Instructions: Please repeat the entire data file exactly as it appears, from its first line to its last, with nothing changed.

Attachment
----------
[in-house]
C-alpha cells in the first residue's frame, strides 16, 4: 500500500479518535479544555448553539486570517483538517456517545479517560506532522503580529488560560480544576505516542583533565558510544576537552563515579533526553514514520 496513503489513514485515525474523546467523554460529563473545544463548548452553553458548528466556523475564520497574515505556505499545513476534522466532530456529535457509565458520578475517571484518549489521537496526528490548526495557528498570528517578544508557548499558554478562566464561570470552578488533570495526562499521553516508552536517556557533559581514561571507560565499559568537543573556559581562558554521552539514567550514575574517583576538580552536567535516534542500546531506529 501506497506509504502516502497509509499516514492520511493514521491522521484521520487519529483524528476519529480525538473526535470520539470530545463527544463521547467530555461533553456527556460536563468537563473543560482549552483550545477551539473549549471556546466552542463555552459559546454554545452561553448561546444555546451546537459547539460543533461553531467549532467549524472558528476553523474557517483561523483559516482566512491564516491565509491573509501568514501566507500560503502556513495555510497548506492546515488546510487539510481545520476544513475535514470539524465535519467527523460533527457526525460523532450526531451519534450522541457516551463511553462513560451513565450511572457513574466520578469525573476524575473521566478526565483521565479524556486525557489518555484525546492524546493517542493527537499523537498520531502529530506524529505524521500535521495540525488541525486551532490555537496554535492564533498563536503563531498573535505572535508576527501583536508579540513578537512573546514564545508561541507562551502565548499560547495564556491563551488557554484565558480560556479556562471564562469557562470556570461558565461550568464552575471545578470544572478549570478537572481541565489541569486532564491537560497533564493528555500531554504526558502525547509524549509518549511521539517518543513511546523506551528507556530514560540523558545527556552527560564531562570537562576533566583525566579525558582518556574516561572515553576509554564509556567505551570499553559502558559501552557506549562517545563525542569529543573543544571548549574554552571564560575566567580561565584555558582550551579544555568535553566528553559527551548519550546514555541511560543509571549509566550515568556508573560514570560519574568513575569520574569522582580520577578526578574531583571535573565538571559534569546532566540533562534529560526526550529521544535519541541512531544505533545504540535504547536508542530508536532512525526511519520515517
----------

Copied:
[in-house]
C-alpha cells in the first residue's frame, strides 16, 4: 500500500479518535479544555448553539486570517483538517456517545479517560506532522503580529488560560480544576505516542583533565558510544576537552563515579533526553514514520 496513503489513514485515525474523546467523554460529563473545544463548548452553553458548528466556523475564520497574515505556505499545513476534522466532530456529535457509565458520578475517571484518549489521537496526528490548526495557528498570528517578544508557548499558554478562566464561570470552578488533570495526562499521553516508552536517556557533559581514561571507560565499559568537543573556559581562558554521552539514567550514575574517583576538580552536567535516534542500546531506529 501506497506509504502516502497509509499516514492520511493514521491522521484521520487519529483524528476519529480525538473526535470520539470530545463527544463521547467530555461533553456527556460536563468537563473543560482549552483550545477551539473549549471556546466552542463555552459559546454554545452561553448561546444555546451546537459547539460543533461553531467549532467549524472558528476553523474557517483561523483559516482566512491564516491565509491573509501568514501566507500560503502556513495555510497548506492546515488546510487539510481545520476544513475535514470539524465535519467527523460533527457526525460523532450526531451519534450522541457516551463511553462513560451513565450511572457513574466520578469525573476524575473521566478526565483521565479524556486525557489518555484525546492524546493517542493527537499523537498520531502529530506524529505524521500535521495540525488541525486551532490555537496554535492564533498563536503563531498573535505572535508576527501583536508579540513578537512573546514564545508561541507562551502565548499560547495564556491563551488557554484565558480560556479556562471564562469557562470556570461558565461550568464552575471545578470544572478549570478537572481541565489541569486532564491537560497533564493528555500531554504526558502525547509524549509518549511521539517518543513511546523506551528507556530514560540523558545527556552527560564531562570537562576533566583525566579525558582518556574516561572515553576509554564509556567505551570499553559502558559501552557506549562517545563525542569529543573543544571548549574554552571564560575566567580561565584555558582550551579544555568535553566528553559527551548519550546514555541511560543509571549509566550515568556508573560514570560519574568513575569520574569522582580520577578526578574531583571535573565538571559534569546532566540533562534529560526526550529521544535519541541512531544505533545504540535504547536508542530508536532512525526511519520515517